Morgan on The Walking Dead has gone from a grieving husband to a “clear” obsessed lunatic to a peace-loving, pole-toting pacifist to a… well, we’re not really sure what he is now after pumping six bullets into that Savior in the season 6 finale.
But while we wonder about Morgan’s emotional journey in season 7, we at least know the first steps in his physical journey, as Morgan and an injured Carol will be making their way to a brand new community called the Kingdom. But what will Morgan make of a place that is run by a wacky dude who refers to himself as a king and has a pet tiger? We spoke to Lennie James to find out.
ENTERTAINMENT WEEKLY: When we last saw Morgan, he was asking these two soldiers for some help. We know they bring you and Carol back to the Kingdom. What is Morgan’s reaction to that place going to be?
LENNIE JAMES: Well, you know one of the things about Morgan that you need to remember about the fella is that he spent a long time out in the world on his own. So when he arrived at Alexandria, it was beyond his wildest beliefs. It was the idea that this place existed, and that something like this place could exist in this world in the way that it was, was beyond his imagination and it grew up a lot of complicated issues within himself. Could he live amongst a group? Could he care about other people in the way that he’s only had to care and take care of himself?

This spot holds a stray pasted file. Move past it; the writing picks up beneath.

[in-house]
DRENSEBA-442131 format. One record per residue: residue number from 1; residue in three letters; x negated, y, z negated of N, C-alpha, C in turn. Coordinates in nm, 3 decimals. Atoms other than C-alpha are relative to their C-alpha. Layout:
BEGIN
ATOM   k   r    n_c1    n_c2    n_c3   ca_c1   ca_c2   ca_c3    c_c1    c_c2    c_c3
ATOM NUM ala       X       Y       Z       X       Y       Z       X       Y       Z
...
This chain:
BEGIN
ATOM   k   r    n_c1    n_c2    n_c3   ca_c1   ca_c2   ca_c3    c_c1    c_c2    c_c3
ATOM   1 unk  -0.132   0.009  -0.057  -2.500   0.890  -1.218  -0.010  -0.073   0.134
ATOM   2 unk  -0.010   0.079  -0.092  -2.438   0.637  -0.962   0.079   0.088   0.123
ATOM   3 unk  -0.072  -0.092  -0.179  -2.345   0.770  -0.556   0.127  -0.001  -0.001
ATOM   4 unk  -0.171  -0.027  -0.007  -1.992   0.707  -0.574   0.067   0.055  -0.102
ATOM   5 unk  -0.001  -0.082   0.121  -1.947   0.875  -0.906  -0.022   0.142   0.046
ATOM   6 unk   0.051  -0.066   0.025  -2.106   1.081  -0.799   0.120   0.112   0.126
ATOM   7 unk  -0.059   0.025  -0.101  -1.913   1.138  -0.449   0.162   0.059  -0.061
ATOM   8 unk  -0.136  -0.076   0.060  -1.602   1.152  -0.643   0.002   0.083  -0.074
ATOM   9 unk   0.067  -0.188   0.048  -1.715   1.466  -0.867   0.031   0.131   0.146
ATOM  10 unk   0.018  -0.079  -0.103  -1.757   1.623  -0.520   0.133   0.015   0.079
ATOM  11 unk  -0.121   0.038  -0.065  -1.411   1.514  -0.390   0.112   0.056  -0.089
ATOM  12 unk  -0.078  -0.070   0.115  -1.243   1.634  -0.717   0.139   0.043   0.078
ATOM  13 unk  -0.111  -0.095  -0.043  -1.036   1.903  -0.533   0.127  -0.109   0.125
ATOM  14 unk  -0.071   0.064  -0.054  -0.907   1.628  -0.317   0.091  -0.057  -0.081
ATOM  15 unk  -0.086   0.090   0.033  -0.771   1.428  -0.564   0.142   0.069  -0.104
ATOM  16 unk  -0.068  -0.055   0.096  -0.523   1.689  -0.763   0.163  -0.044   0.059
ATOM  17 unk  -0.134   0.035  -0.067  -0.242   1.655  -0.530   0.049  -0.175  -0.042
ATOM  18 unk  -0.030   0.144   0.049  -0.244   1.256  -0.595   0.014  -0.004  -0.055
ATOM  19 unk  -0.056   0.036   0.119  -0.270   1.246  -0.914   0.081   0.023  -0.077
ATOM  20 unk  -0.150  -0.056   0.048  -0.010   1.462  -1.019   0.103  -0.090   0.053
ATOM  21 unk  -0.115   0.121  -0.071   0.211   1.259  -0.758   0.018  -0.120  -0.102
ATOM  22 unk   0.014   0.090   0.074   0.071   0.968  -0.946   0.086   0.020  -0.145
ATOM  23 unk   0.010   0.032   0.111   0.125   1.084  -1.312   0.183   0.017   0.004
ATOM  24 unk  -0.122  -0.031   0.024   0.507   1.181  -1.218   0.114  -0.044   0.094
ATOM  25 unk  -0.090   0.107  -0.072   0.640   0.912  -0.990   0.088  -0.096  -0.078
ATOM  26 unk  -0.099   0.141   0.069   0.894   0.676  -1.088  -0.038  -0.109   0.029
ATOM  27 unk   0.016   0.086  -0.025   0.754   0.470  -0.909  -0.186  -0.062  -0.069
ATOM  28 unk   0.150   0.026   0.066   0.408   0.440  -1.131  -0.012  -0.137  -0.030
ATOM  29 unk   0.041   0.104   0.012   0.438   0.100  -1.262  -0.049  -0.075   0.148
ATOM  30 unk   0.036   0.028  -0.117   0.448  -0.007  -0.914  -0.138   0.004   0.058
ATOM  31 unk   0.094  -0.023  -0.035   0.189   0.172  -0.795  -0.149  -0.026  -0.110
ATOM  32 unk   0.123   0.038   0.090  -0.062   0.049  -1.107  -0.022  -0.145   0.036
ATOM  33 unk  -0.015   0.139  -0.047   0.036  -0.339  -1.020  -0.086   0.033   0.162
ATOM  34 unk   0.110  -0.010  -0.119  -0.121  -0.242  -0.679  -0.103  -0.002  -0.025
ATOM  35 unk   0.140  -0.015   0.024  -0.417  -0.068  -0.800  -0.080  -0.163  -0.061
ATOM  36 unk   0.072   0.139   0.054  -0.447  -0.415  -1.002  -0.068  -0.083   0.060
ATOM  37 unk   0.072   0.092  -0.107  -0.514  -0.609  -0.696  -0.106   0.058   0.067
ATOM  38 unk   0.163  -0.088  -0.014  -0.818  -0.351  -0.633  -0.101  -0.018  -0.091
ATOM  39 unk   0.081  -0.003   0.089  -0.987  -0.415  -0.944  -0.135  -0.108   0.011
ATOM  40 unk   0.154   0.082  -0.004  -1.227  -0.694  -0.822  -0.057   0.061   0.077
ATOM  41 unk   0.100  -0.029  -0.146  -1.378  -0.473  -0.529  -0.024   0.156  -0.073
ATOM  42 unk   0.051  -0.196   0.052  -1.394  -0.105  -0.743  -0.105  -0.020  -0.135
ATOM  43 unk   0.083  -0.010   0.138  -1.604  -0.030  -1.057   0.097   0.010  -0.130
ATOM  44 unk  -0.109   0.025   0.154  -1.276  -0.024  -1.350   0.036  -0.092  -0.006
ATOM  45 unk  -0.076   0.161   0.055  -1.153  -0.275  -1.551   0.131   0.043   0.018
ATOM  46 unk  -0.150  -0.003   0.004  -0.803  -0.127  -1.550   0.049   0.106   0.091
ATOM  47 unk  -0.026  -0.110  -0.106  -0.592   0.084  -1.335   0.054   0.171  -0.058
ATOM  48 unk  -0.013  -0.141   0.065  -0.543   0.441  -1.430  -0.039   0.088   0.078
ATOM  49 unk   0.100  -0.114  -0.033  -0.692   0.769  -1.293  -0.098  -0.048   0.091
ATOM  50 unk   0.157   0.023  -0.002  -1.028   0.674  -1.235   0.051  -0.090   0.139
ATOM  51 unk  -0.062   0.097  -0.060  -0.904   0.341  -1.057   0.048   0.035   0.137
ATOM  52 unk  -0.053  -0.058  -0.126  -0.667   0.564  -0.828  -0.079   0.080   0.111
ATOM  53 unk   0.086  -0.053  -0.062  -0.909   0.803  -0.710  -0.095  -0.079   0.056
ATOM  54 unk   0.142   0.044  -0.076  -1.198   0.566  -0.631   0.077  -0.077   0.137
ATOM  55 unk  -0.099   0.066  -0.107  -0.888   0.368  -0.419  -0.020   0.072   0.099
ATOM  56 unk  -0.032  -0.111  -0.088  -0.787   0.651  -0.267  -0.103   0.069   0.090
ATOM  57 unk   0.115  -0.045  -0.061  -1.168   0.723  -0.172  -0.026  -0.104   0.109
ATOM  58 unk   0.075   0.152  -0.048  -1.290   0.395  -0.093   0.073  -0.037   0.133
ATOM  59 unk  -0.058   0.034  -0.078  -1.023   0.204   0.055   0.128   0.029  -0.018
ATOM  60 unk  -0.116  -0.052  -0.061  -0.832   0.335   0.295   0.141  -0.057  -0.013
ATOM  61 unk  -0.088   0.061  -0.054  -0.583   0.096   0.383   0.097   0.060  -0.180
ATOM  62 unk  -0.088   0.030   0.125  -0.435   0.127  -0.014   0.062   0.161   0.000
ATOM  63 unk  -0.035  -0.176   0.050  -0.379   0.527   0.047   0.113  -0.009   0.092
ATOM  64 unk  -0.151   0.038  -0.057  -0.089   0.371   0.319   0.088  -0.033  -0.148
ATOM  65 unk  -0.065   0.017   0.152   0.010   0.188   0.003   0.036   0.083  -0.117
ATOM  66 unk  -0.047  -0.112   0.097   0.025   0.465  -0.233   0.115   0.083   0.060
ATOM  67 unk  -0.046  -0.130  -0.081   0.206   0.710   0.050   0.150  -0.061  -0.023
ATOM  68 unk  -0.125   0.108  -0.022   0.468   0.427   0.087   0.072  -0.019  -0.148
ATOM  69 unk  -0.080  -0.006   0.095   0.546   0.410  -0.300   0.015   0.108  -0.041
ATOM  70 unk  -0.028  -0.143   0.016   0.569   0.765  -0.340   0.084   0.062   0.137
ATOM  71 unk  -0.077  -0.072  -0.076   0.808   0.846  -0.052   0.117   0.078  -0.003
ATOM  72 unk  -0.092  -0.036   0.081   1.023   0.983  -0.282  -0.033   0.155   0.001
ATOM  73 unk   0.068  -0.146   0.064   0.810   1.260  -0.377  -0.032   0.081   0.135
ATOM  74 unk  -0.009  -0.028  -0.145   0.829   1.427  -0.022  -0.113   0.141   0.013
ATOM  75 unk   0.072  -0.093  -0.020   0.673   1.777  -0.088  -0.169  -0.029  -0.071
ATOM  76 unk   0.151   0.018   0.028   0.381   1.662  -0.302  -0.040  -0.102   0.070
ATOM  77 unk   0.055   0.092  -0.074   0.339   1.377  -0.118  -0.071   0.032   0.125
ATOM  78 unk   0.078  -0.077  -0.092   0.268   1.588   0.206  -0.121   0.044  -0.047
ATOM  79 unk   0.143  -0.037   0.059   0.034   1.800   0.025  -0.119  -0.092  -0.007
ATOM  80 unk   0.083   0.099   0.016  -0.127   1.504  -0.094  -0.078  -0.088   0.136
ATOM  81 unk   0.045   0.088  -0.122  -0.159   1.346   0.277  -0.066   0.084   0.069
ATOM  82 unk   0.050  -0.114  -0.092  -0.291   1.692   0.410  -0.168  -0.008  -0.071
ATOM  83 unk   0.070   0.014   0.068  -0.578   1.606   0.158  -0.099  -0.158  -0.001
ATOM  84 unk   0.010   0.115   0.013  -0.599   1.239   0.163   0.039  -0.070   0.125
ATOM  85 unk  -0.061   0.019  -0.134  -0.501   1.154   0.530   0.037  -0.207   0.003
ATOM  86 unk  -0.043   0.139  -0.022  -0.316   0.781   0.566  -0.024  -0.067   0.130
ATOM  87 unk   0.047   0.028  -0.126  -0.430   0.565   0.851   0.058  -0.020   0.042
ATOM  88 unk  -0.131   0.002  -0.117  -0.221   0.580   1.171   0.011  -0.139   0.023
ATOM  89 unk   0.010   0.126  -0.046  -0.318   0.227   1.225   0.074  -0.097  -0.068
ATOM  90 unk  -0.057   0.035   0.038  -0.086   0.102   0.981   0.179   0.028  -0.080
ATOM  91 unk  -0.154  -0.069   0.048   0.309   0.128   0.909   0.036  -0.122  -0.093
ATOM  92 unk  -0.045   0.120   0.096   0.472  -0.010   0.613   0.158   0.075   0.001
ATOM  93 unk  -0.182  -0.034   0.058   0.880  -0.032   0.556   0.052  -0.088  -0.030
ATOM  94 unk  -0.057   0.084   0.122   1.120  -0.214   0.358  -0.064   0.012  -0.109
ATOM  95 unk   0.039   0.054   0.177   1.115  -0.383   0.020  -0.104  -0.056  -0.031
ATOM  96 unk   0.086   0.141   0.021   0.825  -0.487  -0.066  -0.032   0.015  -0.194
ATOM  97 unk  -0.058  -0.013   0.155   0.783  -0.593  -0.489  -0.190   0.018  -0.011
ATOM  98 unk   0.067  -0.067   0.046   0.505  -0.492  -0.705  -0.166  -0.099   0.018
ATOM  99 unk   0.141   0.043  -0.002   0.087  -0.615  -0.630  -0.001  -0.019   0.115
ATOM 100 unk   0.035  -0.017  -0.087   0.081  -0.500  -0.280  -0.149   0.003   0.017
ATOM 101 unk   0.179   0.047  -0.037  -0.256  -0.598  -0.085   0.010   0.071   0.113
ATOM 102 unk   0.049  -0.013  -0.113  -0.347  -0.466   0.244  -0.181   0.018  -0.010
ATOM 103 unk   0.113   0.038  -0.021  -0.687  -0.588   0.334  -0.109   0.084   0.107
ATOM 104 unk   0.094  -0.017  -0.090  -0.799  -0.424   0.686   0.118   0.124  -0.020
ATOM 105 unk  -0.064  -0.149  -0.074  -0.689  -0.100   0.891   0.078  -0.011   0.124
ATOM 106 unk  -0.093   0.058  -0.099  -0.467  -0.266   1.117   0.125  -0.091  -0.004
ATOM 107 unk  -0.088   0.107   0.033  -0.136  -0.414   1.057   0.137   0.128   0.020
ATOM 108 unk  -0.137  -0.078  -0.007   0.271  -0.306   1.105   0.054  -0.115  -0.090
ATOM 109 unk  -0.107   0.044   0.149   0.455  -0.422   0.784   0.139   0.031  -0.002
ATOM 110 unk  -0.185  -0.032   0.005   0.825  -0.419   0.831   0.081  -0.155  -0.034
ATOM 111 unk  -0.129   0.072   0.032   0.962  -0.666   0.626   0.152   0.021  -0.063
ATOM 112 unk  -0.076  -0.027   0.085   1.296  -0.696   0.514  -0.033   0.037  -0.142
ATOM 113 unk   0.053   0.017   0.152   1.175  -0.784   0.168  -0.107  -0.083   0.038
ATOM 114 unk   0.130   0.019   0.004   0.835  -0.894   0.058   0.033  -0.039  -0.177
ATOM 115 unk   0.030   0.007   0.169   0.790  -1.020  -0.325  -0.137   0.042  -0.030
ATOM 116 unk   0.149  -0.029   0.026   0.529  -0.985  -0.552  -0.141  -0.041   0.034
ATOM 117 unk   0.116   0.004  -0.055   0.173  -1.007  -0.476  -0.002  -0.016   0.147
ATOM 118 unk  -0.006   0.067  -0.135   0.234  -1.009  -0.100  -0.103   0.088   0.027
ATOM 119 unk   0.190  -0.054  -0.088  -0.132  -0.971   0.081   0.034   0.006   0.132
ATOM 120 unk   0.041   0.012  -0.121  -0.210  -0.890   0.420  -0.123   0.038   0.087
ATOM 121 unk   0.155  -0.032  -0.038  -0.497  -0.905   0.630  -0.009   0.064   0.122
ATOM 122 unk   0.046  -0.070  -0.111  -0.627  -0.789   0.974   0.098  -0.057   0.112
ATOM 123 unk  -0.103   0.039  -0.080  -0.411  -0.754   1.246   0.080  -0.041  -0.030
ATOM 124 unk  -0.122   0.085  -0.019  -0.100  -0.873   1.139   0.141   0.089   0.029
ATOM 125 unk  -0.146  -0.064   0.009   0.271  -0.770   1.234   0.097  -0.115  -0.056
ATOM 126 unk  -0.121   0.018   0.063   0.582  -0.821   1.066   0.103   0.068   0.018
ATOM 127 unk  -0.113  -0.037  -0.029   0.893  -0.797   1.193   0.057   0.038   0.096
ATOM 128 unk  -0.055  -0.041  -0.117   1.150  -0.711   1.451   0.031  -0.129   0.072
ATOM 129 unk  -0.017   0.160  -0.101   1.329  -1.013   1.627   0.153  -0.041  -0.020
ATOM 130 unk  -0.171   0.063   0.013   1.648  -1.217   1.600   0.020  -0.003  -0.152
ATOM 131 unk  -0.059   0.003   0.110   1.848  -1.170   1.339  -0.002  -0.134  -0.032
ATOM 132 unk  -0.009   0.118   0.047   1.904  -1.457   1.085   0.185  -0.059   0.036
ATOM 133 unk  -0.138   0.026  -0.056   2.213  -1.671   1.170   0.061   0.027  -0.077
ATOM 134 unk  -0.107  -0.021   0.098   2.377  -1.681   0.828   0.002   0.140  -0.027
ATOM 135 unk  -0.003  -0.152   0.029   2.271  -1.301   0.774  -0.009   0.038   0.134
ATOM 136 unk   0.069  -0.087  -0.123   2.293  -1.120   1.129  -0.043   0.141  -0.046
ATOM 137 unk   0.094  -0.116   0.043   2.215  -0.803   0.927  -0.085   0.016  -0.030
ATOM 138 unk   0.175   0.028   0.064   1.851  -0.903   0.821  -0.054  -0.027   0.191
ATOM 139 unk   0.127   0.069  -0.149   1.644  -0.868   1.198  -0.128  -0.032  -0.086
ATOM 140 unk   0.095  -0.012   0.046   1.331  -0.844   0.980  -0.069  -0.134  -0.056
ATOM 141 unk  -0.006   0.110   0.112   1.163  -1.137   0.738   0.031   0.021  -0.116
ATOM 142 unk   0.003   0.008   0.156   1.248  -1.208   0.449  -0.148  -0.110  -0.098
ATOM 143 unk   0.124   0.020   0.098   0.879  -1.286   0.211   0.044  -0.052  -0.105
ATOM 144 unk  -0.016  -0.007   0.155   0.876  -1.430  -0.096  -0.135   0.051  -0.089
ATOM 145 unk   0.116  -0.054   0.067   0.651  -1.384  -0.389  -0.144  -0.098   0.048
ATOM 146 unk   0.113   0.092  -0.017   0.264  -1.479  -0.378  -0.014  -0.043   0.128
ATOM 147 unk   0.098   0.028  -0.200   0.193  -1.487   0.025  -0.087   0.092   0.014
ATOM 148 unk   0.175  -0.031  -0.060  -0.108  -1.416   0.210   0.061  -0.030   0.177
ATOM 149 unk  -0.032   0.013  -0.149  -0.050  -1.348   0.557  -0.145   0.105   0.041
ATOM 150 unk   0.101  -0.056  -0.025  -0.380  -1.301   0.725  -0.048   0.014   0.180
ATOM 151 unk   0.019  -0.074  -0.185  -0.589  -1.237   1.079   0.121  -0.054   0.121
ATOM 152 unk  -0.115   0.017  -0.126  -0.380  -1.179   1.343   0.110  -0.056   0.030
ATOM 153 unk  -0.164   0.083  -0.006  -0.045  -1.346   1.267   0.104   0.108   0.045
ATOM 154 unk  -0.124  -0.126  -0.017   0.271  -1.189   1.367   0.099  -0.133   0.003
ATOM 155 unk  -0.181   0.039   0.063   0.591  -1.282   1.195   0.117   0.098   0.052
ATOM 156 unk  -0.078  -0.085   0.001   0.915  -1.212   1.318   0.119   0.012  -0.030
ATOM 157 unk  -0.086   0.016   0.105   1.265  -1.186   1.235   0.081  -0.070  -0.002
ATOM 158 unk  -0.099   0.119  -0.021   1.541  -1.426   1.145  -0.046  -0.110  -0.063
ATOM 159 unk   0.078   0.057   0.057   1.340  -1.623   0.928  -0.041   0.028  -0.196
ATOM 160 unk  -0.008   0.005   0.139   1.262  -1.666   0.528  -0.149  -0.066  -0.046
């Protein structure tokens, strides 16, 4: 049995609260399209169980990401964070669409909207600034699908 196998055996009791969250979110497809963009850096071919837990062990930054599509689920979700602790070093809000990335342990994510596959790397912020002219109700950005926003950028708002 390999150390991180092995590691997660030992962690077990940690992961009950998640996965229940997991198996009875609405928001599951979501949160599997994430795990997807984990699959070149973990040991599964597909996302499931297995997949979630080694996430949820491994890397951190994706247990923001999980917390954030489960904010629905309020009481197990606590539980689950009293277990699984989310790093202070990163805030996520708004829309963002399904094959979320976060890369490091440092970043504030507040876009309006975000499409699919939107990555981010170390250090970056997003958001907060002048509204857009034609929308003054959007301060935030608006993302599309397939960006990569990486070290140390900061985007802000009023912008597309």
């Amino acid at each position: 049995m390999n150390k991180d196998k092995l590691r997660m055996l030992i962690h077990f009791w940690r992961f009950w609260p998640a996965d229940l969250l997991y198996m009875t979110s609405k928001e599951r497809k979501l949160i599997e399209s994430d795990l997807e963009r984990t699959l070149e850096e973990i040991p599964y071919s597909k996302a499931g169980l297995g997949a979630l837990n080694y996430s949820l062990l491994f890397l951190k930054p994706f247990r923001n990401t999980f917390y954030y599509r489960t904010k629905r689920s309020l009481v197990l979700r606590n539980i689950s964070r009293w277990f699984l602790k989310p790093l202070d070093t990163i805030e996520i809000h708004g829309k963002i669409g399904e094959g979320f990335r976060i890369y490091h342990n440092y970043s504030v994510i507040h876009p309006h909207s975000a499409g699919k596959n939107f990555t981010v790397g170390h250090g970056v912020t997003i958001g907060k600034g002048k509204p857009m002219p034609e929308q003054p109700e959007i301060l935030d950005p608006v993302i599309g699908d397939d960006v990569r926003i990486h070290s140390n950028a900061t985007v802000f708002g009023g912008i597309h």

And I think the Kingdom, although it’s very different to Alexandria — very, very different to Alexandria, a lot bigger than Alexandria, it’s possibly the biggest world we will have come across so far — is equally as alien to Morgan as Alexandria was. Not least because it’s led by — for want of a better phrase, although I’m in no way keen to use it — a very kind of theatrical leader. So Morgan coming into this world, he’s a bit Zen about it. I think he’s kind of whatever you need to survive. And these people have quite obviously survived and if the way that they’ve done it is to have a king, then that’s fine by Morgan.
Well, Ezekiel certainly is pretty theatrical, and he’s got a pet tiger so I could see how someone coming in might find this whole setup a little odd.
I think one of the important things about Ezekiel is the reason why he is what he is. And the reason why he is what he is, is because it’s worked and it’s keeping a large group of people alive and everybody has their rules. And one of the things of The Walking Dead is that the leaders of all the different kinds of worlds that we’ve come across are in some way kind of iconic.
You know, when we arrived at Alexandria, Deanna was a congresswoman and she ran Alexandria in the spirit of the shape that she cut in the world — the world of a congresswoman. The world of an activist. And that was what Alexandria was about and it reflected the image of the person who’s the leader. As for Rick’s group, Rick is a symbolic figure of a town sheriff. I mean he even still carries his six-shooter low slung on his side. It’s a very iconic kind of image of a leader. And the same with Negan, and the same, to a certain extent, with Ezekiel. He is running a Kingdom, and as a Kingdom, he is trying as best as he can to personify the image of a king, albeit a king who has a pet tiger.
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